Put simply, if I hear an argument that to me sounds illogical, incomplete, inconsistent or based on a poor factual footing, I will obsess over that argument. I lose sleep. I become difficult. I will yield and stop once the argument establishes what feels like consistency or correctness or a logical impasse (i.e. I don’t need to win, I just need the arguments to make sense). But until that point, I feel like I am going nuts. Topic doesn’t matter, it is the argument itself.
I recognize that the evaluation of the argument is a subjective thing – but that doesn’t matter, I still have the same reaction.
Is this common? Do other people report this? What is the source of it?
A. Some people compulsively wash their hands because they obsess about potential contaminants. Others refrain from stepping on cracks in sidewalks because doing so might bring about negative consequences. There are also those who are compulsive about symmetry. Everything has to be “even.” In your case, you obsess about arguments. There are potentially thousands of compulsions and obsessions, all of which are characteristic of obsessive-compulsive disorder (OCD).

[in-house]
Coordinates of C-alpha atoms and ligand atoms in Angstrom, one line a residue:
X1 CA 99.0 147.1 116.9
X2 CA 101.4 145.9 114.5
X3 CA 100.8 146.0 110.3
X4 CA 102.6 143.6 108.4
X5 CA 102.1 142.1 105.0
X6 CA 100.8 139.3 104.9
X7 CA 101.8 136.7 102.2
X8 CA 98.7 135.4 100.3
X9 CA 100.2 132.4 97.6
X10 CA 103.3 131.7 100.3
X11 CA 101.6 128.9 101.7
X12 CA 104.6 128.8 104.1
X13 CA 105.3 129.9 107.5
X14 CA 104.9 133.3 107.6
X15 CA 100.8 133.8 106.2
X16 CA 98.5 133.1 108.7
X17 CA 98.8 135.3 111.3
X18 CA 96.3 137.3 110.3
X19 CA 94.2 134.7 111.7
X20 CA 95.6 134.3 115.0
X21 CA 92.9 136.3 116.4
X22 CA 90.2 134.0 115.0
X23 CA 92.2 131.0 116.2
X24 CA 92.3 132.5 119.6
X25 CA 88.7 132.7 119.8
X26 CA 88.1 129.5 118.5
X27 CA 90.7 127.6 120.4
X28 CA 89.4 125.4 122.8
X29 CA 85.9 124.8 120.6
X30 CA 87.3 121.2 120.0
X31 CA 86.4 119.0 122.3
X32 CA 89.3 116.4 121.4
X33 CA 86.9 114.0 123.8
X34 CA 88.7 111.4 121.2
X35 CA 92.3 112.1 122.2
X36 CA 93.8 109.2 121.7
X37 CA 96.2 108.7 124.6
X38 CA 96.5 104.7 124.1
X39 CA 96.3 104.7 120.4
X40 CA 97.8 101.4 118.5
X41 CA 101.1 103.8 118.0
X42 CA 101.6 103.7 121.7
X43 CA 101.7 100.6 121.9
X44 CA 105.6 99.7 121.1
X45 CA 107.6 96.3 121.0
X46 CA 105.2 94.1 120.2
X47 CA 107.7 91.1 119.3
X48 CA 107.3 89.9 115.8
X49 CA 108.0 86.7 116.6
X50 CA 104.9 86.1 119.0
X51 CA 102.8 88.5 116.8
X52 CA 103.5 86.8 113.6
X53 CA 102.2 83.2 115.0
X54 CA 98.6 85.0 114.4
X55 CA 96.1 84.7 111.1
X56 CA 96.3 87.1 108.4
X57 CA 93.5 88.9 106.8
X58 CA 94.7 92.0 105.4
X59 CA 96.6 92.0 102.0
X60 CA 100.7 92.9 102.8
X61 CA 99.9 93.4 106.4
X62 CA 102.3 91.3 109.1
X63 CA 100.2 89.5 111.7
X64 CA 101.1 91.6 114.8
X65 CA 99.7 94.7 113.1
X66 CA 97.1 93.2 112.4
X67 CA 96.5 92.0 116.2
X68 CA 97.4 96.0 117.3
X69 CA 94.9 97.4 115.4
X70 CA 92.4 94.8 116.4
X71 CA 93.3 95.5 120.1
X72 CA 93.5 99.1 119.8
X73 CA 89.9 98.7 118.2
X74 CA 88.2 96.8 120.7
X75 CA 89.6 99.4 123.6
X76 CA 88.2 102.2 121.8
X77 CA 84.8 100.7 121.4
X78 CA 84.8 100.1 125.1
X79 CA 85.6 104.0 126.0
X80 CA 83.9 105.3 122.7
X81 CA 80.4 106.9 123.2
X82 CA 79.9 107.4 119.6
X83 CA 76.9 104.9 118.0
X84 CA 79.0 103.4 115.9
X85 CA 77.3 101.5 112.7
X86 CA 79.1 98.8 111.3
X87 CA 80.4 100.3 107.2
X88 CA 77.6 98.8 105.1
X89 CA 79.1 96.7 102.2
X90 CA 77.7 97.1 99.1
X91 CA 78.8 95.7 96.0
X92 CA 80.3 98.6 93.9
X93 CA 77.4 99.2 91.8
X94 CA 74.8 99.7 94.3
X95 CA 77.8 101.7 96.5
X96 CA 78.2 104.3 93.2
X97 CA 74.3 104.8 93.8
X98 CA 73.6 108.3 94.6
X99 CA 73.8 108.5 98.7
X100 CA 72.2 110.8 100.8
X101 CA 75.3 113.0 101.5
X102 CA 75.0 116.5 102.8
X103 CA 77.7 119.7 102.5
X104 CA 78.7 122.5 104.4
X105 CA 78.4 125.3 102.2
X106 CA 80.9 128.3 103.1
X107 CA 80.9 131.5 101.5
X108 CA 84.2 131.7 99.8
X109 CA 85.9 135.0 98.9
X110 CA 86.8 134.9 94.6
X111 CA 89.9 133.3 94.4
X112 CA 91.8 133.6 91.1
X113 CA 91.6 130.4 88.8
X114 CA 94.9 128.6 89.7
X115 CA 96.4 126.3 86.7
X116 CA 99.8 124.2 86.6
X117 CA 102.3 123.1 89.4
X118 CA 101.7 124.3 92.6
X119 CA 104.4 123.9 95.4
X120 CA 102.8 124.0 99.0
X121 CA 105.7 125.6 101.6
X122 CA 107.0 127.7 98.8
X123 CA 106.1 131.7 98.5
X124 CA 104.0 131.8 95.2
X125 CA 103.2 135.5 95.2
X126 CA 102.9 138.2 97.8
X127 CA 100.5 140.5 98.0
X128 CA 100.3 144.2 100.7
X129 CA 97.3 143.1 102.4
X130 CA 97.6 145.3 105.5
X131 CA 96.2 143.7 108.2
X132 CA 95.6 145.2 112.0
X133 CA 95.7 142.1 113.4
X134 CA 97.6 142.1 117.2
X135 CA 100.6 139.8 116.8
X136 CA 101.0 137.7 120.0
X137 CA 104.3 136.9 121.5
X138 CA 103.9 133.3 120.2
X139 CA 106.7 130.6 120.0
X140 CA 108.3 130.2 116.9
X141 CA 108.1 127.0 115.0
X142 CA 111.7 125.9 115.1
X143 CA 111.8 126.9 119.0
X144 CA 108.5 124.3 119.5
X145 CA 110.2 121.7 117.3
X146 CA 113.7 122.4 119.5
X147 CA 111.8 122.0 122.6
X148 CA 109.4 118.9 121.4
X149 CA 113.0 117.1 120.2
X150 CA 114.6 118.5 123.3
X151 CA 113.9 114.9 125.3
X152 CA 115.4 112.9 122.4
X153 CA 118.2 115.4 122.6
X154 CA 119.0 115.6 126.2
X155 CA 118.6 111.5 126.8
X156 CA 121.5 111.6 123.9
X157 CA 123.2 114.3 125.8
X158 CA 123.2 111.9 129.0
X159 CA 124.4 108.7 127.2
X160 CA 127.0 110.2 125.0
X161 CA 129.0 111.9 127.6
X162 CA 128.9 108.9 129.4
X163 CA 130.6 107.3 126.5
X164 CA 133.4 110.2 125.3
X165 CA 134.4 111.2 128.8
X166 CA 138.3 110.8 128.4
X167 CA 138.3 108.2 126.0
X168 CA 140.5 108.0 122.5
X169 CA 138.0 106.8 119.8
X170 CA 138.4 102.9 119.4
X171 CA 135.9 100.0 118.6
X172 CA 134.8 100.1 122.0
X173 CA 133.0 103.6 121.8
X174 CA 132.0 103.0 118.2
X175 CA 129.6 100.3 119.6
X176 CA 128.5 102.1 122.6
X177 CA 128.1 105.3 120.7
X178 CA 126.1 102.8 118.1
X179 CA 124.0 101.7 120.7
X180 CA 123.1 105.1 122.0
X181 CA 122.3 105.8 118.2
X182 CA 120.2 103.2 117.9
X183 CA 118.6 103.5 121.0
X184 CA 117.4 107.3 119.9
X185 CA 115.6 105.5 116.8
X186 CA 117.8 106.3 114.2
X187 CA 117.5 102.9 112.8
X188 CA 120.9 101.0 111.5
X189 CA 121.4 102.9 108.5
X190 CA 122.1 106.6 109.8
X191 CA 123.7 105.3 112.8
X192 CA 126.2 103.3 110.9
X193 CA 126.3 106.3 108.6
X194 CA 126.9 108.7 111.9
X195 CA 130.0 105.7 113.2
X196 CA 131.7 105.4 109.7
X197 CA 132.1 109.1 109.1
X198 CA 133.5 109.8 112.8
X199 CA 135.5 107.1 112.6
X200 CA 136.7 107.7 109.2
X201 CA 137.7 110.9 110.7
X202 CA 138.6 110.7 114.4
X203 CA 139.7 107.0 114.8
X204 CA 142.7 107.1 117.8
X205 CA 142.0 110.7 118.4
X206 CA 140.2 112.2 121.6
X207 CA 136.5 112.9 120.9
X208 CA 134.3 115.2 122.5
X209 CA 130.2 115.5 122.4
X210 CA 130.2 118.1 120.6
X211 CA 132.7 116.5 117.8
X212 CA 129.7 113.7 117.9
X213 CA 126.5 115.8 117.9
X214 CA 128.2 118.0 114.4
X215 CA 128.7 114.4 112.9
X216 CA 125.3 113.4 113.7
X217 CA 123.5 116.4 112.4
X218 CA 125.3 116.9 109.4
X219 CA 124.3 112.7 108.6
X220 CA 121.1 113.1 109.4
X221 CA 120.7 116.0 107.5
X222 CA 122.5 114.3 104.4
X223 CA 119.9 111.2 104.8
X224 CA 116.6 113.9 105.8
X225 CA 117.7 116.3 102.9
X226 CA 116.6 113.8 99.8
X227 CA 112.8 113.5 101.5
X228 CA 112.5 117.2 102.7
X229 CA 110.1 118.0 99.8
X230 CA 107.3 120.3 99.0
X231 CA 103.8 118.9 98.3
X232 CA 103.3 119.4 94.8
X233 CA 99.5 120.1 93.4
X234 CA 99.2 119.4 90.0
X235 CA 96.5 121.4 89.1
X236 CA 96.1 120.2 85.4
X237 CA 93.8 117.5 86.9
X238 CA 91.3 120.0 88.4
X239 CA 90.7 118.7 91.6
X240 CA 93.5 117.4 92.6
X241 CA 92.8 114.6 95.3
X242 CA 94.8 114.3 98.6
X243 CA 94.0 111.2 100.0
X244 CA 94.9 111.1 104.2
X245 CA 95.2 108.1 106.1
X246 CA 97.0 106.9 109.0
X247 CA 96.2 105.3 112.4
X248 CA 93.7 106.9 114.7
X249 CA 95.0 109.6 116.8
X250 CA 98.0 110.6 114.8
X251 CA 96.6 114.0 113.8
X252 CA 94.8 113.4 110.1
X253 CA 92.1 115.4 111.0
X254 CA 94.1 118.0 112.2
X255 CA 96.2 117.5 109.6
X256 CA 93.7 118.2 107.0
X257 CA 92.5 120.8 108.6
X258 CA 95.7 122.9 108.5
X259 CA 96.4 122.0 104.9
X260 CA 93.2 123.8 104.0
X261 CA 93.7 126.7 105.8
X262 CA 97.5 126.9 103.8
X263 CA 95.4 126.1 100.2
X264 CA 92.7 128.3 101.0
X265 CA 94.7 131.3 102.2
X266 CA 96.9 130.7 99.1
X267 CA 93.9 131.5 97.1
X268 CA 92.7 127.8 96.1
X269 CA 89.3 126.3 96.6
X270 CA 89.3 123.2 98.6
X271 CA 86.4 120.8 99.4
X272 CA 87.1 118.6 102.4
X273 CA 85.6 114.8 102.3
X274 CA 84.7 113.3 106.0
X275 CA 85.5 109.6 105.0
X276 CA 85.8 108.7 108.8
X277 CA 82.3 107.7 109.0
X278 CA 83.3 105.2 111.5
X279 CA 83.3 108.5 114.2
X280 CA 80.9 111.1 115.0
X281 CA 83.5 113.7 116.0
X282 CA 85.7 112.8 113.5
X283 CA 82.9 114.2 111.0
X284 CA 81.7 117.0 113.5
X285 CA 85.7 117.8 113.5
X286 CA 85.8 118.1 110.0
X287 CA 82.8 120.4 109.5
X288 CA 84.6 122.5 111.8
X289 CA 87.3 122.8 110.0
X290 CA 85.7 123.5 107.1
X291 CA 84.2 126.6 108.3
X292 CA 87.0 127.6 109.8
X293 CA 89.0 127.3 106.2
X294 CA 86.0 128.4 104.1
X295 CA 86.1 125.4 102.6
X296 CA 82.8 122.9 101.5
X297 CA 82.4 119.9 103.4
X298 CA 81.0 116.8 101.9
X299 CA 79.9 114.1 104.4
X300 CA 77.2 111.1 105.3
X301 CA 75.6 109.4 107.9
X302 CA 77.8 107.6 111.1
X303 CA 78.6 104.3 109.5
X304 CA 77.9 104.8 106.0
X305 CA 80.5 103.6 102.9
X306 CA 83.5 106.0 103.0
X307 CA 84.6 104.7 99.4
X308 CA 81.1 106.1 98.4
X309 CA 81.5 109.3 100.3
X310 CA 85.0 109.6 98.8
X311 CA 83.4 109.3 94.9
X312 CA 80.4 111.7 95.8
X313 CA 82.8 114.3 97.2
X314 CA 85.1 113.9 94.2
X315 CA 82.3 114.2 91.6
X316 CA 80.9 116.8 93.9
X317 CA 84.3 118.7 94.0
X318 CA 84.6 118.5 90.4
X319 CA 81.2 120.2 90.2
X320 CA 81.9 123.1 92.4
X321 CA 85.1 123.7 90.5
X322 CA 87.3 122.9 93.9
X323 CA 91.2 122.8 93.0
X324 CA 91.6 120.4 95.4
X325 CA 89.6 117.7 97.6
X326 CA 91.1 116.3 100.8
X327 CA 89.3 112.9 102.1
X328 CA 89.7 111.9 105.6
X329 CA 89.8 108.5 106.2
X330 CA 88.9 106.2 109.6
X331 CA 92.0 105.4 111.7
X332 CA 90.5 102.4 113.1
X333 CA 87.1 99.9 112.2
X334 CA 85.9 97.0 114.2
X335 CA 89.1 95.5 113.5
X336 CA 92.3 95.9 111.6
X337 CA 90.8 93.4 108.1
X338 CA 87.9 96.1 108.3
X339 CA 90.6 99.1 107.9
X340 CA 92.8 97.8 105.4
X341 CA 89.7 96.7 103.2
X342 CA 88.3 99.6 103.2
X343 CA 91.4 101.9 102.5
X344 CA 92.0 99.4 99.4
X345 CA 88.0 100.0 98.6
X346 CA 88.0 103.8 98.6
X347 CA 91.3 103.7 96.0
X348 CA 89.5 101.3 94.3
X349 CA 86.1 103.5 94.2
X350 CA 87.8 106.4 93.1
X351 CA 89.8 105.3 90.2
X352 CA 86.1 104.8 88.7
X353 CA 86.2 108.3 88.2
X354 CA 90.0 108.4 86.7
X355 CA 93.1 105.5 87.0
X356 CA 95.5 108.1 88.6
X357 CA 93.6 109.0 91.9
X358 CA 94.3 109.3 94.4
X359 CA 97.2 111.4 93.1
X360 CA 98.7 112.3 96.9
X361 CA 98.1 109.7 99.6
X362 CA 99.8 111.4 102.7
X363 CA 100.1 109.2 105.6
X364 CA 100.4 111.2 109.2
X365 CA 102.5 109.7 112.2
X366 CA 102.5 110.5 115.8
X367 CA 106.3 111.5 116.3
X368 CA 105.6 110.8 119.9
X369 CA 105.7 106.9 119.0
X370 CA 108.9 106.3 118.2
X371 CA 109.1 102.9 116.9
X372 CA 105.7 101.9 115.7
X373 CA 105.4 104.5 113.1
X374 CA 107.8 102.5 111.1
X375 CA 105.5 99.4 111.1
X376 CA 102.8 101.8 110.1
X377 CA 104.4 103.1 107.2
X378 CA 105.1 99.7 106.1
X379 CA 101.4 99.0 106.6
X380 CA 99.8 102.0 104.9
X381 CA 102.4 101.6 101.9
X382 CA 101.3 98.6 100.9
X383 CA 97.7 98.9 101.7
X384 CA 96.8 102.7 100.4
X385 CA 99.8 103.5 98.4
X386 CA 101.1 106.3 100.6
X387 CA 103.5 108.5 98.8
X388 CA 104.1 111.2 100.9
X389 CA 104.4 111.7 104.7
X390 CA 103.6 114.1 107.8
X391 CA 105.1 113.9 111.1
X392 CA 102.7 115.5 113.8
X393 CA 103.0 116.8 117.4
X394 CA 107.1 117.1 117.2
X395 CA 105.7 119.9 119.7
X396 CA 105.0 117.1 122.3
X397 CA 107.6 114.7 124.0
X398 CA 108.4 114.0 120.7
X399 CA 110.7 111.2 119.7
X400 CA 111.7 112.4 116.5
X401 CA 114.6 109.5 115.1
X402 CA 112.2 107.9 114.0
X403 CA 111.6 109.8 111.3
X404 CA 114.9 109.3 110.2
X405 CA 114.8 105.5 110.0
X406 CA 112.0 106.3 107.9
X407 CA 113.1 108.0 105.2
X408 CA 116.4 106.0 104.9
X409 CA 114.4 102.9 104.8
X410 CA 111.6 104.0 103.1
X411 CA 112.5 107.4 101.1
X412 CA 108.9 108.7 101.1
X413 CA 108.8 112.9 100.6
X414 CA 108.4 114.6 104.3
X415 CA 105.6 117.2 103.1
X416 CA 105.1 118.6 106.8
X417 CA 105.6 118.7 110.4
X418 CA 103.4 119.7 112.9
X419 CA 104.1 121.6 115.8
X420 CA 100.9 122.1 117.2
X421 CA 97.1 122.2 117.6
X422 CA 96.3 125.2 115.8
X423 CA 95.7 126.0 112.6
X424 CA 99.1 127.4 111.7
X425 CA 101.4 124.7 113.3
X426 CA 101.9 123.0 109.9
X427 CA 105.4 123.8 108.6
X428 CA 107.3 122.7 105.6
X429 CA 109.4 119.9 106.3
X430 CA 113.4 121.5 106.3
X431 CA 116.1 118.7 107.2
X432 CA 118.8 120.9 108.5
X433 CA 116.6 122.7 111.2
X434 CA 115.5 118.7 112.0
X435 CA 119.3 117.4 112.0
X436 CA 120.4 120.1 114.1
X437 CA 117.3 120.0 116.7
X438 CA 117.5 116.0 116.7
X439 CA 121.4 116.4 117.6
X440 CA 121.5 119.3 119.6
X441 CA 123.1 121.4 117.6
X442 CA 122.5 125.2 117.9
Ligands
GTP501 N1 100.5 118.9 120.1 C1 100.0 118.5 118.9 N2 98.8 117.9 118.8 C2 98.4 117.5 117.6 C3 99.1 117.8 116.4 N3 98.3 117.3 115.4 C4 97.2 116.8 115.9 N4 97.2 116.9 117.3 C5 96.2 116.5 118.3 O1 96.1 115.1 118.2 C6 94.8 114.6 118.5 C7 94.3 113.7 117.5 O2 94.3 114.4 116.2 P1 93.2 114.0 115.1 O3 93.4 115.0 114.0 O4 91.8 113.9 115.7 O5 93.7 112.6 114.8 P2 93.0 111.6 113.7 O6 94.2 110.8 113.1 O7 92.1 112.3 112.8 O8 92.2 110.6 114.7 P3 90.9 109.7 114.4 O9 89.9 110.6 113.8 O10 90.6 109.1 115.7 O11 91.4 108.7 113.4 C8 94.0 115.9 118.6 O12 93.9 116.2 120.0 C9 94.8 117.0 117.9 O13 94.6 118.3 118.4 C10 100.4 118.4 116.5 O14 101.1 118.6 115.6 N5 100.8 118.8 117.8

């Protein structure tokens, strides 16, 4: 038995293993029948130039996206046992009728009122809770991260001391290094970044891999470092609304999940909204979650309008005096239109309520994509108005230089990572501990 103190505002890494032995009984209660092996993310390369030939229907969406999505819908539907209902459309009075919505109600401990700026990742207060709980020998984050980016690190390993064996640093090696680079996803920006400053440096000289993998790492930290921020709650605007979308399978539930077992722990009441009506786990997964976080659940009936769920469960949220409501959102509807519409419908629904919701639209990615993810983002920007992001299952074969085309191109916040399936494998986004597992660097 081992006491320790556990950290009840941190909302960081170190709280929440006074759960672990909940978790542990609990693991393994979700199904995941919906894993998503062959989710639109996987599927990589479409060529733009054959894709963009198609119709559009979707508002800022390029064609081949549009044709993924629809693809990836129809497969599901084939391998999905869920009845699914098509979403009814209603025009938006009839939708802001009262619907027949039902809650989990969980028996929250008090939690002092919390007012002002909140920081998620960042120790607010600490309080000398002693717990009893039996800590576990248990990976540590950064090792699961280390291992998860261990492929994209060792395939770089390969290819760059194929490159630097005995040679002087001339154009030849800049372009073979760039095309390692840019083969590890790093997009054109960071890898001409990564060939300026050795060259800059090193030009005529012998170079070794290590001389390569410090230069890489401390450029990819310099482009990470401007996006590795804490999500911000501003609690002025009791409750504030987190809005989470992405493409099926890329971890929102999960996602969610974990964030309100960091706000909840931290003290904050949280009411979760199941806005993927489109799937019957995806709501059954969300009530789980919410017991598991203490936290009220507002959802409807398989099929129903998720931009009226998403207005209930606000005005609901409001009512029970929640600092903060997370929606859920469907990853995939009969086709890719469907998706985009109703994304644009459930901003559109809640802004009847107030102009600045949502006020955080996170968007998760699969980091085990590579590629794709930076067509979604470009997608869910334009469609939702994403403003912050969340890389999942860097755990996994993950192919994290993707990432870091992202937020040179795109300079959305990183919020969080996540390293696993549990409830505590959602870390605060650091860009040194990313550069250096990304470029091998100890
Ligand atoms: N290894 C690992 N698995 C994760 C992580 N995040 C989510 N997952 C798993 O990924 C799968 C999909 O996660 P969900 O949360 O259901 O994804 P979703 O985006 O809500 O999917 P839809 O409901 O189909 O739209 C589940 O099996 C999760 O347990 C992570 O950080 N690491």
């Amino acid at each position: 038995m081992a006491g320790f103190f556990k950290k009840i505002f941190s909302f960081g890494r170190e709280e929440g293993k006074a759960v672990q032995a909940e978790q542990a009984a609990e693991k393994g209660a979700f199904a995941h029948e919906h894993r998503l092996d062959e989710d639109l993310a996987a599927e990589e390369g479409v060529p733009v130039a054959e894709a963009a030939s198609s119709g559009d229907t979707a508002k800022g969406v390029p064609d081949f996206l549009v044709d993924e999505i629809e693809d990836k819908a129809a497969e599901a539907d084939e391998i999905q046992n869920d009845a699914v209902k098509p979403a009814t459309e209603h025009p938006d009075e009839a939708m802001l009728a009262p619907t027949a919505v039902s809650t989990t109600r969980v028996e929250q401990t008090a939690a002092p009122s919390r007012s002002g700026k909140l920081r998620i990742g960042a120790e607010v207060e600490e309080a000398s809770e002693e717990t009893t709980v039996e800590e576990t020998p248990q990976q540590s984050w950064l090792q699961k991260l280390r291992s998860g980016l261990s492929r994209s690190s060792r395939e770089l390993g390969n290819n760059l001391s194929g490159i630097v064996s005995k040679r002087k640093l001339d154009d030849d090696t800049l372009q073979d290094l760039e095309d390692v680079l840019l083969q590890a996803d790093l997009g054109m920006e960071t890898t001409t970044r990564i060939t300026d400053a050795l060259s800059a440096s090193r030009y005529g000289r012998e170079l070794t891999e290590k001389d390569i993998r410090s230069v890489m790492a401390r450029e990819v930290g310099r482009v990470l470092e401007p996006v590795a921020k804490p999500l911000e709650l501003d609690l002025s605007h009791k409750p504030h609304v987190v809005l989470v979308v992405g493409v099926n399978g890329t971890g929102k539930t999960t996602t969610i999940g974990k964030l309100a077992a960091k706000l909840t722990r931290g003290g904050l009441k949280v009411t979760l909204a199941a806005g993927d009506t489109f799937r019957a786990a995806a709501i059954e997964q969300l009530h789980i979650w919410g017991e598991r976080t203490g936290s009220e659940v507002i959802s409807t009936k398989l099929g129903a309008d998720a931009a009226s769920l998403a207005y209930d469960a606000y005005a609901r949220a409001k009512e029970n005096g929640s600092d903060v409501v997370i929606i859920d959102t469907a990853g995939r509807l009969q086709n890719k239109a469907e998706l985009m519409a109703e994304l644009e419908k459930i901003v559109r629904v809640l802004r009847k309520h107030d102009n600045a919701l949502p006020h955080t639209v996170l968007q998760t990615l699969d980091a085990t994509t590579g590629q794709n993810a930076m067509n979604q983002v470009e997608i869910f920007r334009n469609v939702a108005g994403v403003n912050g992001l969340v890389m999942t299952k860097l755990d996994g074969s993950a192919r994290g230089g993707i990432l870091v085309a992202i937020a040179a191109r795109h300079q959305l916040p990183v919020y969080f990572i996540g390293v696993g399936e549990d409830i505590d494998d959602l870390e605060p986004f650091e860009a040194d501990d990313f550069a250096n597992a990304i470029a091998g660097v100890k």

OCD is a specific type of anxiety disorder. Individuals with OCD struggle with intrusive thoughts (obsessions) and repetitive behaviors (compulsions) that if left untreated, significantly disrupt their lives. The latest statistics show that over a one-year period, approximately one percent of the American population has OCD. The average age of onset is 19 years old.
As you noted, this problem causes you to become “difficult.” It’s proof that this problem is disrupting your life.
It would be advantageous to consult a mental health professional. You may not need many sessions to decrease your symptoms. Length of treatment will depend on the severity of the problem. Psychotherapy for OCD typically involves coaching, in regard to tolerating anxiety, and learning more appropriate responses and reactions to situations in which anxiety occurs. Depending on the type of psychotherapy, the therapist may focus on the cognitive thoughts that arise with the compulsion to argue. In some cases, medication is recommended for OCD in combination with psychotherapy. Please take care.
Last reviewed: By John M. Grohol, Psy.D. on 7 Jan 2013
Randle, K. (2012). Obsession with Argumentation. Psych Central. Retrieved on March 9, 2014, from http://psychcentral.com/ask-the-therapist/2013/01/07/obsession-with-argumentation/